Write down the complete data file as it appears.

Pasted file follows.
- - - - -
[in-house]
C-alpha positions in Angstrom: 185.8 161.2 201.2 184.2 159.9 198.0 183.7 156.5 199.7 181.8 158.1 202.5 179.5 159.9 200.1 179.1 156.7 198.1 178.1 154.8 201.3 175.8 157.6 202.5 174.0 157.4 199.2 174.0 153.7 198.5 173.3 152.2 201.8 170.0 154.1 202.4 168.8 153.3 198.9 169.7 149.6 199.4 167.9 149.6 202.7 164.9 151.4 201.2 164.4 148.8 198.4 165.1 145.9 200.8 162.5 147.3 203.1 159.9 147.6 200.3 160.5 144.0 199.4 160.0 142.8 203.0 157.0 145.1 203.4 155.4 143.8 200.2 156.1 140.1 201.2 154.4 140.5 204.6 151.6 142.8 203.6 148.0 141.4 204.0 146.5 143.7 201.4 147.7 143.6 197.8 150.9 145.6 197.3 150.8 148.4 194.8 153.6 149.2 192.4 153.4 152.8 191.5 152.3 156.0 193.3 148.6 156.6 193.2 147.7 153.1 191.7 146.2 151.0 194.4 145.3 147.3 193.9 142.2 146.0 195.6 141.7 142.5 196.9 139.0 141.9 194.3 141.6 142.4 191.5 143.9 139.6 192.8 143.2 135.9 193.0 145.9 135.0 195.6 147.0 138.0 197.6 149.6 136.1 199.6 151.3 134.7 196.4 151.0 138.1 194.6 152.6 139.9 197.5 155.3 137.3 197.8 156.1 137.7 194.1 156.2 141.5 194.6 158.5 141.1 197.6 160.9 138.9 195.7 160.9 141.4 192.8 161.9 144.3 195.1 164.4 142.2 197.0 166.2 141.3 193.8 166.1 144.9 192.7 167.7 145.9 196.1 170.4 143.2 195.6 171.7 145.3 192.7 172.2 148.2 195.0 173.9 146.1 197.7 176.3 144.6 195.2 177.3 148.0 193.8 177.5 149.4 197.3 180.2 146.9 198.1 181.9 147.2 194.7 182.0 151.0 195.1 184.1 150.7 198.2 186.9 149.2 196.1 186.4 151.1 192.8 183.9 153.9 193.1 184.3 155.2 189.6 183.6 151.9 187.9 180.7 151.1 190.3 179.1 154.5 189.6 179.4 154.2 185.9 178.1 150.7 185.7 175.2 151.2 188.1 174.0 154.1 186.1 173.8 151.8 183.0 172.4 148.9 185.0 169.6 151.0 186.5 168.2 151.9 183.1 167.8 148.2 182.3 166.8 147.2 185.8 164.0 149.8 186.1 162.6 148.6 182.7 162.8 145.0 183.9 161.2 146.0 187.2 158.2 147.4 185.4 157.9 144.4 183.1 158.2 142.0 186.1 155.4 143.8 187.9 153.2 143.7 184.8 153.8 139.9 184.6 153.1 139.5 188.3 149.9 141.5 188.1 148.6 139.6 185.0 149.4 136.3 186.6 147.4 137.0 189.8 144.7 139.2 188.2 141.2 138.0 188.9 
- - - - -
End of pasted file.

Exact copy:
[in-house]
C-alpha positions in Angstrom: 185.8 161.2 201.2 184.2 159.9 198.0 183.7 156.5 199.7 181.8 158.1 202.5 179.5 159.9 200.1 179.1 156.7 198.1 178.1 154.8 201.3 175.8 157.6 202.5 174.0 157.4 199.2 174.0 153.7 198.5 173.3 152.2 201.8 170.0 154.1 202.4 168.8 153.3 198.9 169.7 149.6 199.4 167.9 149.6 202.7 164.9 151.4 201.2 164.4 148.8 198.4 165.1 145.9 200.8 162.5 147.3 203.1 159.9 147.6 200.3 160.5 144.0 199.4 160.0 142.8 203.0 157.0 145.1 203.4 155.4 143.8 200.2 156.1 140.1 201.2 154.4 140.5 204.6 151.6 142.8 203.6 148.0 141.4 204.0 146.5 143.7 201.4 147.7 143.6 197.8 150.9 145.6 197.3 150.8 148.4 194.8 153.6 149.2 192.4 153.4 152.8 191.5 152.3 156.0 193.3 148.6 156.6 193.2 147.7 153.1 191.7 146.2 151.0 194.4 145.3 147.3 193.9 142.2 146.0 195.6 141.7 142.5 196.9 139.0 141.9 194.3 141.6 142.4 191.5 143.9 139.6 192.8 143.2 135.9 193.0 145.9 135.0 195.6 147.0 138.0 197.6 149.6 136.1 199.6 151.3 134.7 196.4 151.0 138.1 194.6 152.6 139.9 197.5 155.3 137.3 197.8 156.1 137.7 194.1 156.2 141.5 194.6 158.5 141.1 197.6 160.9 138.9 195.7 160.9 141.4 192.8 161.9 144.3 195.1 164.4 142.2 197.0 166.2 141.3 193.8 166.1 144.9 192.7 167.7 145.9 196.1 170.4 143.2 195.6 171.7 145.3 192.7 172.2 148.2 195.0 173.9 146.1 197.7 176.3 144.6 195.2 177.3 148.0 193.8 177.5 149.4 197.3 180.2 146.9 198.1 181.9 147.2 194.7 182.0 151.0 195.1 184.1 150.7 198.2 186.9 149.2 196.1 186.4 151.1 192.8 183.9 153.9 193.1 184.3 155.2 189.6 183.6 151.9 187.9 180.7 151.1 190.3 179.1 154.5 189.6 179.4 154.2 185.9 178.1 150.7 185.7 175.2 151.2 188.1 174.0 154.1 186.1 173.8 151.8 183.0 172.4 148.9 185.0 169.6 151.0 186.5 168.2 151.9 183.1 167.8 148.2 182.3 166.8 147.2 185.8 164.0 149.8 186.1 162.6 148.6 182.7 162.8 145.0 183.9 161.2 146.0 187.2 158.2 147.4 185.4 157.9 144.4 183.1 158.2 142.0 186.1 155.4 143.8 187.9 153.2 143.7 184.8 153.8 139.9 184.6 153.1 139.5 188.3 149.9 141.5 188.1 148.6 139.6 185.0 149.4 136.3 186.6 147.4 137.0 189.8 144.7 139.2 188.2 141.2 138.0 188.9 